The 79-year-old leader has often used the annual keynote address - part sermon, part lecture - to discuss current events and politics on a national platform, particularly after the election of the nation's first black president. But Farrakhan focused most of his new message on the Nation of Islam followers in the audience.
Saviours' Day commemorates the founding of the Nation of Islam, which has espoused black nationalism and self-reliance since the 1930s. When President Barack Obama was elected in 2008, the resounding tone of the convention was jubilant, but Obama's re-election took a back seat Sunday as Farrakhan said blacks still had to rely on themselves, and not leaders, to improve their situation.
"Even though one of our own has reached the highest pinnacle of the American political system, his presence has not, cannot and will not solve our problems," Farrakhan told the crowd of men wearing navy uniforms and women dressed in white shirt suits and matching hijabs.
Roughly 10,000 people attended the convention at the University of Illinois at Chicago, an event that drew followers from around the globe and capped off three days of workshops.
Farrakhan touched briefly on other topics - Israel, Obama's cabinet and healthier food consumption - but mostly reiterated teachings from the Chicago-based movement on a plan for blacks' economic recovery and said the biggest priority should be the purchase of land.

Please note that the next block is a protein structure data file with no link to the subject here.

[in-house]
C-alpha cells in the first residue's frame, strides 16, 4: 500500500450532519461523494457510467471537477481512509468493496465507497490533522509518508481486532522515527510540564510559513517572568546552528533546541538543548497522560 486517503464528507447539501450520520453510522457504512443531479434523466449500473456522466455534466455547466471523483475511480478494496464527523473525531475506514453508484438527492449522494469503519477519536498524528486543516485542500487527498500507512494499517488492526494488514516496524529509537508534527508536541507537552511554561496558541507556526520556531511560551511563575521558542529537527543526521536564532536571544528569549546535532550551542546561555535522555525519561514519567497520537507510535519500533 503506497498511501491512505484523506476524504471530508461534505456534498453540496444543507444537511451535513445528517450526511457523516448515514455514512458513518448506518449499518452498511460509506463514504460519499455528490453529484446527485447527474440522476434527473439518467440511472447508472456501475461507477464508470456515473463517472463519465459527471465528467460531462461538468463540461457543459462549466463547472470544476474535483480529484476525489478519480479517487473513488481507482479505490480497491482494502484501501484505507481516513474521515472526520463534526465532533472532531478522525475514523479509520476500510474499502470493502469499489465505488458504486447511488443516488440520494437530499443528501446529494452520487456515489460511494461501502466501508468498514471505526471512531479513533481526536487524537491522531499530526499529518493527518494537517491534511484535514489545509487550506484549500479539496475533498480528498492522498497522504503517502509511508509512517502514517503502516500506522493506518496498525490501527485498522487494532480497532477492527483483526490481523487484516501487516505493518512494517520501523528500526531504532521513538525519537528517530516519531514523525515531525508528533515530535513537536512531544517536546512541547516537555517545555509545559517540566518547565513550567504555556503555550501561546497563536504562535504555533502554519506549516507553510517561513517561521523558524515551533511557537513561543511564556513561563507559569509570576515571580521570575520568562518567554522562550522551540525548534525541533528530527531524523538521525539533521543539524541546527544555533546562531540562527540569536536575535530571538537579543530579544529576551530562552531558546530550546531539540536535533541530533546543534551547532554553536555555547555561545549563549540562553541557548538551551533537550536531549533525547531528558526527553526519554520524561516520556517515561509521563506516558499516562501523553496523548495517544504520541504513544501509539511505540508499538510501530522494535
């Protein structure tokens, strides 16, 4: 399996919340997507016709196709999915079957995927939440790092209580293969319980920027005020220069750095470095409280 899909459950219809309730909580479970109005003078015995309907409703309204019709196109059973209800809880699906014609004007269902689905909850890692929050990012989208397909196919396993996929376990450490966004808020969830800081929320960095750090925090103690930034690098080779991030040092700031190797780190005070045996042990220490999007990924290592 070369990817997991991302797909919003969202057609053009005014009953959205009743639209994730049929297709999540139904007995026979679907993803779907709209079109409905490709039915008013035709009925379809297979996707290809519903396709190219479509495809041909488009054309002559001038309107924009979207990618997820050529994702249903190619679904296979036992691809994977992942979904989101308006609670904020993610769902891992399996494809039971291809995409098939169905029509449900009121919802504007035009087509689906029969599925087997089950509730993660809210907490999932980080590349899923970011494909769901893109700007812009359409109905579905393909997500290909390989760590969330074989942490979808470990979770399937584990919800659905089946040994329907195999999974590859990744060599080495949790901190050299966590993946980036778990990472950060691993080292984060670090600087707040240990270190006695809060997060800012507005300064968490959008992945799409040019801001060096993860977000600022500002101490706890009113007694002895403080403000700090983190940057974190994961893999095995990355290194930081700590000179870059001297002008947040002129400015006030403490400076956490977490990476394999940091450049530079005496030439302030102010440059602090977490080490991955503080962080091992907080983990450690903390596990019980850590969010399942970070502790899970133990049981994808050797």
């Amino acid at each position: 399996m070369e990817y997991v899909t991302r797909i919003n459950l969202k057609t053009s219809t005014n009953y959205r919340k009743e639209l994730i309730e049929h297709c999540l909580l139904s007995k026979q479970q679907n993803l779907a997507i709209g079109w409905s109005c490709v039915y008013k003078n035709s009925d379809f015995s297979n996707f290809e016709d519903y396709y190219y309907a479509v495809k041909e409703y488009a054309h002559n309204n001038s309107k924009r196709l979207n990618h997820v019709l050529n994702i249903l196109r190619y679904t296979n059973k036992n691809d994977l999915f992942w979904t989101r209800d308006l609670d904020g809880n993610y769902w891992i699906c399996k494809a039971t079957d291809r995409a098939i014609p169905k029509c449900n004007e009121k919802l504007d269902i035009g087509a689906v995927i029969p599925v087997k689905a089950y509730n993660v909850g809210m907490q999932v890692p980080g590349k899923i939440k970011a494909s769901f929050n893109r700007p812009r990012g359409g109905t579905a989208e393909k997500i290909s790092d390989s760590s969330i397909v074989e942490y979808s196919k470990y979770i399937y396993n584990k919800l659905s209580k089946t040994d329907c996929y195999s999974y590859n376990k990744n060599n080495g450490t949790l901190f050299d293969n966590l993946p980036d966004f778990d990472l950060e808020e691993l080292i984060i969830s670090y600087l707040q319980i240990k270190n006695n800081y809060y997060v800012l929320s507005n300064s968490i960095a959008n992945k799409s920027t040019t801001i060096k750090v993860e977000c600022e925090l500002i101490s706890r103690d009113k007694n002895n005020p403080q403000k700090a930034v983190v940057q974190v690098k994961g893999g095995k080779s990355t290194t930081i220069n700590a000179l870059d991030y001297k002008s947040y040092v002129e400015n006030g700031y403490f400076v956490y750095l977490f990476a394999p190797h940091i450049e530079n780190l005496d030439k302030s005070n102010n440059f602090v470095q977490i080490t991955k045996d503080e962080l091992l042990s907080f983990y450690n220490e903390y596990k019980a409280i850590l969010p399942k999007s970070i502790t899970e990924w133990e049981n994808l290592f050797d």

The Nation of Islam has more than 1,500 acres of farmland in Georgia. Ishmael Muhammad, the religion's national assistant minister, told The Associated Press that the group is looking to buy thousands more acres in the Midwest.
Noticeably absent from Farrakhan's remarks were any major mentions of violence in Chicago and the organization's renewed and more public efforts to combat it. Chicago had an uptick of violence last year with more than 500 murders and last July, Farrakhan dispatched the organization's military-style members to march city streets in an attempt to reach out to community members and those in gangs.
And in a rare move, the minister himself marched in the streets alongside Nation of Islam members.
Muhammad said members of the movement continue to do similar work in the neighborhoods of Chicago, New York and other cities but on a more low-key basis. He said the group would ramp up again in the summer in Chicago and that the organization also is developing anti-violence programs.
Chicago area ministers and anti-violence advocates from CeaseFire confirmed the Nation of Islam has become more active in combating violence in recent months, volunteering security services at a peace summit and workshops, among other things.
"The effort is to promote peace in the streets. Our first effort is to introduce ourselves to the community," Muhammad said. "So many feel neglected and abandoned."
In his speech Sunday, Farrakhan only addressed violence in terms of guns, saying illegal weapons are the problem.
"The Second Amendment has no relevance to the black community in this sense," he said. "All your weapons are illegal and you're using them like a savage people."
Sophia Tareen can be reached at http://twitter.com/sophiatareen.